Good indoor air quality (IAQ) is crucial to your health and wellbeing. We’ve talked about what is good indoor air quality in the previous blog post. Now, let’s see how you can keep the air fresh!
Measure the CO2 level to gain smarter insights
The first step in keeping the air quality healthy is getting to know it. A modern CO2 monitor like Aranet4 will allow you to do this easily by measuring the CO2 levels, temperature, humidity, and atmospheric pressure indoors. When the monitor indicates that the air in the room has deteriorated, it is time to act.
(Aranet4 HOME air quality monitor)
The optimal CO2 level indoors should stay under 1000 ppm (parts per million of CO2 in the air), although some researchers suggest staying below 800 ppm is best.1, 2 When it exceeds 1400 ppm, our cognitive functions decrease by a staggering 50 %.3 Exceeded CO2 levels indoors can make us feel sleepy or irritable, induce a headache, and have long-term health risks as well. When the CO2 level increases, amp up the clean air exchange by opening a window or turning your ventilation on.
Pay attention to other parameters as well
Similarly, think about the temperature and humidity level indoors. Keep the air temperature from 18 to 24 °C / 64 to 75 °F and relative humidity from 30% to 50% for the best indoor air quality in the long term.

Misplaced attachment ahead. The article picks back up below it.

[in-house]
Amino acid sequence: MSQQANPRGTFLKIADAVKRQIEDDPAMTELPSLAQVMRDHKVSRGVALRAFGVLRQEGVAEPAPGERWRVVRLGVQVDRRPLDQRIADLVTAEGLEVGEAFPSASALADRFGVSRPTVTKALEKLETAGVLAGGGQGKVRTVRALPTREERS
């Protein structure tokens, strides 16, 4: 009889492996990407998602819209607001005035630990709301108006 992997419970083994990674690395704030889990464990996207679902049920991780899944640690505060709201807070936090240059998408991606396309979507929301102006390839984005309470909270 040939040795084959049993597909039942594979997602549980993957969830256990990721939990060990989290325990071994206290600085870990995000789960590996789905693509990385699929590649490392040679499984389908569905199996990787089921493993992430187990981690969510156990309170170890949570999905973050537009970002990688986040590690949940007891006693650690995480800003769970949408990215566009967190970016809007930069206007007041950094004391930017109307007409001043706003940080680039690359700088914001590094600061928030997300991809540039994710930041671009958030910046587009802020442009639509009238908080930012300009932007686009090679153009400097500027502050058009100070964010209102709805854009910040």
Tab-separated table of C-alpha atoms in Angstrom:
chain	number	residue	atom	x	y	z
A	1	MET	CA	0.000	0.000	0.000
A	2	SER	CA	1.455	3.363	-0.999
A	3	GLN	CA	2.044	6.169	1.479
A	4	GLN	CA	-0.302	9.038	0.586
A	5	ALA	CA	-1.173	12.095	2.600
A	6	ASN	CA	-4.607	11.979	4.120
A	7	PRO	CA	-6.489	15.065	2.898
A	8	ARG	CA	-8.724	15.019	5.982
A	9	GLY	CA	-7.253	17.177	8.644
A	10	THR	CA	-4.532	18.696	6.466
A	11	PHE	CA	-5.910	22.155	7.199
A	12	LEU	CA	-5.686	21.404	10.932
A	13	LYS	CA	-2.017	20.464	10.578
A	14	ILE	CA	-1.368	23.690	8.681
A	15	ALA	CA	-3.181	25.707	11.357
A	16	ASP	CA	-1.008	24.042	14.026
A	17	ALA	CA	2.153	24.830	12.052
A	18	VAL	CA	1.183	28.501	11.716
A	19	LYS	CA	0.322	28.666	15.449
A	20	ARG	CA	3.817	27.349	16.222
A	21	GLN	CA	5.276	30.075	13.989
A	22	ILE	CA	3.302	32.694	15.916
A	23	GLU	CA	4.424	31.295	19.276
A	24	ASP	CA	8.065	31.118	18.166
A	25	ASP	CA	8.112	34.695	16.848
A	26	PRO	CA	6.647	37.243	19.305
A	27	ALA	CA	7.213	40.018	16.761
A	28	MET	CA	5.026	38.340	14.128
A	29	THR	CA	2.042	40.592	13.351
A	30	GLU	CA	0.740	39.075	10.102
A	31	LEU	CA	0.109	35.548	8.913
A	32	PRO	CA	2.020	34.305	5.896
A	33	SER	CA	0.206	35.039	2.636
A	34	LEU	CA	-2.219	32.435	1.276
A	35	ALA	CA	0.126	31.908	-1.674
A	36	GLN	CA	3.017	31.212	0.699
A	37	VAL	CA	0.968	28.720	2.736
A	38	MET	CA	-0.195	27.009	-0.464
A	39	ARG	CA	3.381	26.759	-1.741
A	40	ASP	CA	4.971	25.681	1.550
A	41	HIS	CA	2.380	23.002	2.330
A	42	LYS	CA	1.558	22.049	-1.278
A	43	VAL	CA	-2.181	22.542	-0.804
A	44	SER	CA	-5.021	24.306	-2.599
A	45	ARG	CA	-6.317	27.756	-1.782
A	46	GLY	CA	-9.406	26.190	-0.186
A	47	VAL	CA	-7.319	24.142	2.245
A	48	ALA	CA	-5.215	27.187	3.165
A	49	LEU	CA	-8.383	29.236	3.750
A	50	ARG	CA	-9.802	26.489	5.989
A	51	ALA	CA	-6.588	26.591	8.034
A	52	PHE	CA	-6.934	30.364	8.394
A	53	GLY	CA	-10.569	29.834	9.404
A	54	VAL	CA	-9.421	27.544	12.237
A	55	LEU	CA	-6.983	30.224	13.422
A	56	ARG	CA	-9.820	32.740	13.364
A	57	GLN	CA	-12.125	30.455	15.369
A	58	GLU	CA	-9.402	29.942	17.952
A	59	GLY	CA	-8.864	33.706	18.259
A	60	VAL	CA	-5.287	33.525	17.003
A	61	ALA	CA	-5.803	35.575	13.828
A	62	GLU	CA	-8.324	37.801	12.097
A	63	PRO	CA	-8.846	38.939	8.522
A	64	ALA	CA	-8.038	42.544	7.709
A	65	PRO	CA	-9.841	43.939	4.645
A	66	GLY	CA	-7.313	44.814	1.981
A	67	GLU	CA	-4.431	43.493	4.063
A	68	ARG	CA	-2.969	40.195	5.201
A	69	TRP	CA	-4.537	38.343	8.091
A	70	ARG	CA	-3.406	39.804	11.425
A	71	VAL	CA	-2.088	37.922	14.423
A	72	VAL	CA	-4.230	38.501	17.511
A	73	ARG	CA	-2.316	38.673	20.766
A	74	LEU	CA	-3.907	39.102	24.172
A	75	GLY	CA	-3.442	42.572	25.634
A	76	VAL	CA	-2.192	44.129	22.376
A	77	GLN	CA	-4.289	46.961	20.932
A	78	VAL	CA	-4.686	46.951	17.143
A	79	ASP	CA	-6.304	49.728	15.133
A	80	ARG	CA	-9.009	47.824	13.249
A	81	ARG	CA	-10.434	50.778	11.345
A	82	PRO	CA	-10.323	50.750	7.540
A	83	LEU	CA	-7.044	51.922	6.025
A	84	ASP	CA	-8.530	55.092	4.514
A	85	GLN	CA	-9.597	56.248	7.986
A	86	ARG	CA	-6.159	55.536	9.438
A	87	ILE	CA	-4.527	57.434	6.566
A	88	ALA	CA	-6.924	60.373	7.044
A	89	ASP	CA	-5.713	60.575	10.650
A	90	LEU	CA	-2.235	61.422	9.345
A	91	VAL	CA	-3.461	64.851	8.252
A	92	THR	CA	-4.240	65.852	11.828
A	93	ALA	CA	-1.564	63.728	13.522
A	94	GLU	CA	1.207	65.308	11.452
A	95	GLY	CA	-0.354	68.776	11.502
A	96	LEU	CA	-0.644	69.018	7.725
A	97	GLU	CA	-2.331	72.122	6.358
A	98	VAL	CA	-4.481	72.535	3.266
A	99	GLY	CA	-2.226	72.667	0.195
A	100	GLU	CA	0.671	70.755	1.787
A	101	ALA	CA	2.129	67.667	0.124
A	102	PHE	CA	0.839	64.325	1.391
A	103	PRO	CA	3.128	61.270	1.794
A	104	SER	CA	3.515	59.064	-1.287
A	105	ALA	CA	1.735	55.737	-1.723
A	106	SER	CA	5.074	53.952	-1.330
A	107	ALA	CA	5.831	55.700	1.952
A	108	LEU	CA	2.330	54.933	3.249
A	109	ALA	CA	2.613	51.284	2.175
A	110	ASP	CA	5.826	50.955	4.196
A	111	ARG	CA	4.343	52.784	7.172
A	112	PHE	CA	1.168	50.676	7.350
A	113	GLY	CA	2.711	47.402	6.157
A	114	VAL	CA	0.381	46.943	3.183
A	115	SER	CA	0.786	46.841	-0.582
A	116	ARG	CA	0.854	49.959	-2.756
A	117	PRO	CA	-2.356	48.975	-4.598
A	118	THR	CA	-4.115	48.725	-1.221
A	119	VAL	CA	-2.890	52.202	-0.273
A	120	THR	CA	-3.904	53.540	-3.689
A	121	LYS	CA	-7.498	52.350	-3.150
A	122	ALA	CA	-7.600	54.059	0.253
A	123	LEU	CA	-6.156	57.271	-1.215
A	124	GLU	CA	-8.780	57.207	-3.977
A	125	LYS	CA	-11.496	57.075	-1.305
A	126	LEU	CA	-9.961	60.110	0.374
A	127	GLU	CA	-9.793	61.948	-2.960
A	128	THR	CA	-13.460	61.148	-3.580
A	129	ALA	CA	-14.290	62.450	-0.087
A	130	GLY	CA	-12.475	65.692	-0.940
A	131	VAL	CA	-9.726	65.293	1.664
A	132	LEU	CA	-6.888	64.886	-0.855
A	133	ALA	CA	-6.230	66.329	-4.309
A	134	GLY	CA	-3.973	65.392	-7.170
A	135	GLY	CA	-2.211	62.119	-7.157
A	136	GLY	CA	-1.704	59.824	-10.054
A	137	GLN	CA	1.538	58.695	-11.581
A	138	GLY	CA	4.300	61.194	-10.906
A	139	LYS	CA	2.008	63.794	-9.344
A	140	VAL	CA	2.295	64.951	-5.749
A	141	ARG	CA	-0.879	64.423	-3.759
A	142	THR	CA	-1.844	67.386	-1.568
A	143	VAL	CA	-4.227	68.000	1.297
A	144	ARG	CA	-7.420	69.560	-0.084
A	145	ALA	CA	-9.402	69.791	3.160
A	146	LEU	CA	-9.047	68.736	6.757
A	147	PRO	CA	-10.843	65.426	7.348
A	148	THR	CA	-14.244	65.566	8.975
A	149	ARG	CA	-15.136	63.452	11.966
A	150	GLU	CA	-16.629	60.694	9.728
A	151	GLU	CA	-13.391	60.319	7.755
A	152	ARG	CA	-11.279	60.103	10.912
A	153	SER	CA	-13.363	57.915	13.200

Few tips on ventilation:
– If the air exchange seems to be slow, try cross-ventilation by opening windows on opposite sides of the space
– If you live in an industrial area or near a busy road and your only ventilation option is opening the windows, try ventilating more at night to avoid pollution from the traffic
– Keep the space tidy – don’t forget to clean your HVAC systems if you use them
1 – FAQs on Protecting Yourself from COVID-19 Aerosol Transmission, <https://tinyurl.com/FAQ-aerosols>, Version: 1.88, 13-Aug-2021.
2 – Welsh Government services and information, Covid infection risk control and improving ventilation, <https://gov.wales/sites/default/files/publications/2021-10/carbon-dioxide-monitors-education-settings.pdf>.
3 – Harvard Library Office for Scholarly Communication, Associations of Cognitive Function Scores with Carbon Dioxide, Ventilation, and Volatile Organic Compound Exposures in Office Workers: A Controlled Exposure Study of Green and Conventional Office Environments, <https://dash.harvard.edu/bitstream/handle/1/27662232/4892924.pdf?sequence=1>.